Belfast Telegraph

Police recruiting 'to be limited'

The number of police officers recruited in Northern Ireland will be low for the next eight years, it has been claimed.

Only 50 to 60 will be admitted annually following a major overhaul of the force, said the DUP. East Londonderry MP Gregory Campbell said: "There will be a small tranche of recruits assuming the current climate remains unchanged."

He warned that depended on the dissident republican threat, with the danger high at present after several security alerts this week which brought parts of Belfast to a standstill.

The Government at Westminster has ended 50/50 recruitment which favoured Catholic applicants over Protestants in order to increase the numbers of Catholic people joining the force. It was one of the recommendations for policing reform made in the 1999 Patten report.

When it was introduced in 2001, Catholics made up about 8% of the police service. By 2010, the level had risen to just over 27%. Currently, 29.76% of officers come from the Catholic community.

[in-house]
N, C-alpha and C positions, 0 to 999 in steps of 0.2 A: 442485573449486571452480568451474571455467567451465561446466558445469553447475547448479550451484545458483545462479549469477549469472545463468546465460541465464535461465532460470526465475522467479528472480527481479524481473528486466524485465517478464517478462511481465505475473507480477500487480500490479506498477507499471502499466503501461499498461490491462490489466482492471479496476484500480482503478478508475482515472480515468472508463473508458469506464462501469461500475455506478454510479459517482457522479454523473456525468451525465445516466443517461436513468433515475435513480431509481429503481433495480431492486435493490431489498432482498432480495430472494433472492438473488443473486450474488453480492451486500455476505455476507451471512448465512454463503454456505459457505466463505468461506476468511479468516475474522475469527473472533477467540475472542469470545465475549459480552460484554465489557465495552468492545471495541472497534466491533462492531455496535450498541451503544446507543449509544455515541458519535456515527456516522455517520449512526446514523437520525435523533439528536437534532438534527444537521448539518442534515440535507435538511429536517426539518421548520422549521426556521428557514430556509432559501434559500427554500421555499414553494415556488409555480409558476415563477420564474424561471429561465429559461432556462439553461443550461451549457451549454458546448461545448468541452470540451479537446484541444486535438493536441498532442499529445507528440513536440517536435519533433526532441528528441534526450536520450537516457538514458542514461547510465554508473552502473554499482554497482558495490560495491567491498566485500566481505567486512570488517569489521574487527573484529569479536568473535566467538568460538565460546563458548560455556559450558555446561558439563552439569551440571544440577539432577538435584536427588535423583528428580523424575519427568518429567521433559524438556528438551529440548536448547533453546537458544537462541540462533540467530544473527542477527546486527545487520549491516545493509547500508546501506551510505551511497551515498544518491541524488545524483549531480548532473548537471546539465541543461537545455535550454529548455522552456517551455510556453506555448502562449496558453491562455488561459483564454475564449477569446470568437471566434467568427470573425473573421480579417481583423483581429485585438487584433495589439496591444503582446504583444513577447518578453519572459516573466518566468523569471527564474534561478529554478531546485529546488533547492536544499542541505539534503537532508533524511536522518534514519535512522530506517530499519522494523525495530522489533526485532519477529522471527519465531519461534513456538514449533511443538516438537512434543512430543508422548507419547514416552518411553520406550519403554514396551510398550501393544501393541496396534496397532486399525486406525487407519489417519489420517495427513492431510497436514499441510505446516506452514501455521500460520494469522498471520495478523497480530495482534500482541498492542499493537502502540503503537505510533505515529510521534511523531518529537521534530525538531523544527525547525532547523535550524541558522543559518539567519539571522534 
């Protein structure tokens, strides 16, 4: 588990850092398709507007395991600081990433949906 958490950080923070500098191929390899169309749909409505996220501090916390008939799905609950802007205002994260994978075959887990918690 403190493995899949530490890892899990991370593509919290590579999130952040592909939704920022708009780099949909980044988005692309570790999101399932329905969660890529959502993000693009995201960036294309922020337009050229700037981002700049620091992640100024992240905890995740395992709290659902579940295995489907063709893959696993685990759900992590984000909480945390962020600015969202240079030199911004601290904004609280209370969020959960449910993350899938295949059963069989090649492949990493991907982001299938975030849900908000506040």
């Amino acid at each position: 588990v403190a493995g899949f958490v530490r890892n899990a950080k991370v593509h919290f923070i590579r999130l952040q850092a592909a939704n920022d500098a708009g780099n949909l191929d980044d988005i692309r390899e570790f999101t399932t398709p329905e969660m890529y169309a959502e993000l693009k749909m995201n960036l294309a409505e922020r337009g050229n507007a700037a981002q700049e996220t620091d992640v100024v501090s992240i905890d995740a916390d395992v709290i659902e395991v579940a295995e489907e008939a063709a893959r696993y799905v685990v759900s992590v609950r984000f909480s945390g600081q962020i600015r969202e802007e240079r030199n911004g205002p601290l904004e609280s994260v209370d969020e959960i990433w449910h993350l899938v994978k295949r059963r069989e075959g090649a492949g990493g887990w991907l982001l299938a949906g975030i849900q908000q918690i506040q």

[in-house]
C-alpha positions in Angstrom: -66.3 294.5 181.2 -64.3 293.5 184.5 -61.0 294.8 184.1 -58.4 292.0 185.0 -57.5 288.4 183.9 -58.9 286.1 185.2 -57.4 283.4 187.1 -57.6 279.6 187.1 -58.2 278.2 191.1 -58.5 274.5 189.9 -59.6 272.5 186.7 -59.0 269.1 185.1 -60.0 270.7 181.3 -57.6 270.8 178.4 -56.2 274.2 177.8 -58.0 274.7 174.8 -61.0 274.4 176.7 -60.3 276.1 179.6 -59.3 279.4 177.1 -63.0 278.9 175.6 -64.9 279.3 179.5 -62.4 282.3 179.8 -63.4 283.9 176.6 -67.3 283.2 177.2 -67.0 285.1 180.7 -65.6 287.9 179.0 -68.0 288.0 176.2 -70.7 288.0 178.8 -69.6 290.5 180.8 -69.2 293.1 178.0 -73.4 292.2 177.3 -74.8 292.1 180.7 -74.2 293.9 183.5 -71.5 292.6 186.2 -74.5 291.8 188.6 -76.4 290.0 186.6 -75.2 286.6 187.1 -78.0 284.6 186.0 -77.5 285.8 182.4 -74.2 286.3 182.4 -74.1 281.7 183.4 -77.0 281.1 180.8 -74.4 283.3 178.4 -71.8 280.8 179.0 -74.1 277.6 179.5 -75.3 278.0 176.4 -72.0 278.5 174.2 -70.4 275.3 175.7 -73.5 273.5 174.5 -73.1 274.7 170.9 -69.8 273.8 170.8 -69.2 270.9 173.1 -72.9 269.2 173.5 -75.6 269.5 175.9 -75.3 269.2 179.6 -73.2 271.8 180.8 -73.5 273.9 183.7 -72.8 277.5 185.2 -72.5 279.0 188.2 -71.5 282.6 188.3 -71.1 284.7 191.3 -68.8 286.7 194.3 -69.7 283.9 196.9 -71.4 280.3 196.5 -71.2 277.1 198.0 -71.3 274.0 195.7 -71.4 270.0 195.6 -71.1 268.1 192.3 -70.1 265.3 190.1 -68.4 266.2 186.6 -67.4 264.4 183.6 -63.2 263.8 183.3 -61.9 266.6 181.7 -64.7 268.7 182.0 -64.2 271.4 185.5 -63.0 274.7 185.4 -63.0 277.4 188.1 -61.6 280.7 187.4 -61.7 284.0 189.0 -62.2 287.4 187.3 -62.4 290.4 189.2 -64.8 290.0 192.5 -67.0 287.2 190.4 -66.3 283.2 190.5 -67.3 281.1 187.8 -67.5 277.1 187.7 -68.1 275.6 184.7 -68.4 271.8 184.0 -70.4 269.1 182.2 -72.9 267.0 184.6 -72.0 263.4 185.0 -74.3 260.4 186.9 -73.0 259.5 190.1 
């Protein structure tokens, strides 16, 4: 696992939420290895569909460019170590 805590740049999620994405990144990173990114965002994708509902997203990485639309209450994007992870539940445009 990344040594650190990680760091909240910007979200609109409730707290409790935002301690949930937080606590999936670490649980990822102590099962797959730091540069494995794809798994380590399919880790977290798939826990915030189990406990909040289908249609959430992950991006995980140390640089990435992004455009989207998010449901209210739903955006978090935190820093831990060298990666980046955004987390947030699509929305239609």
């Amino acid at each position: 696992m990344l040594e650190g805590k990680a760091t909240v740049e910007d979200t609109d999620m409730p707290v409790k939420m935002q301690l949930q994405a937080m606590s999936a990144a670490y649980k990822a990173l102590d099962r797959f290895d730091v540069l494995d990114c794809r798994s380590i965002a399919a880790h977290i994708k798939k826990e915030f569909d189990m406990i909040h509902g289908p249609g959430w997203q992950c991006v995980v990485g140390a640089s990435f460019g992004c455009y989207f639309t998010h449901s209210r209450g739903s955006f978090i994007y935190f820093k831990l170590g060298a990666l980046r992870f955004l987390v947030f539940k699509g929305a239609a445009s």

Sinn Fein policing spokesperson Alex Maskey has said it is not the right time to end the practice. He said a police service cannot simply expect the total support of the community if it is not fully representative.

DUP South Belfast representative Jimmy Spratt said over the next eight or nine years he expected 50 to 60 new officers a year to be recruited. He said the workforce will be kept at around 7,200 police officers and there will be some more police classes going into service over the next couple of months.

North Down DUP representative Peter Weir welcomed the end of 50/50. He said: "Choosing someone to be your police officer on the grounds of what church they go to is to my mind as illogical as choosing a police officer on the colour of their eyes or the colour of the tint of their hair. It is something that does not add up and as such the discrimination against the Protestant community in Northern Ireland has been palpable."

He said the process was not good for Protestants or Catholics who had to live with the feeling that they were not good enough.

Ulster Unionist East Antrim candidate Rodney McCune rebuffed Mr Campbell's criticism and said "The late William Thompson, a very able former MP for West Tyrone, was at the heart of our House of Commons team opposing 50/50 during many passionate debates on the legislation which resulted in the Police (Northern Ireland) Act 2000. At the same time, as I recall, the DUP Westminster team - which at that time included Peter Robinson - barely moved a muscle to oppose 50/50."

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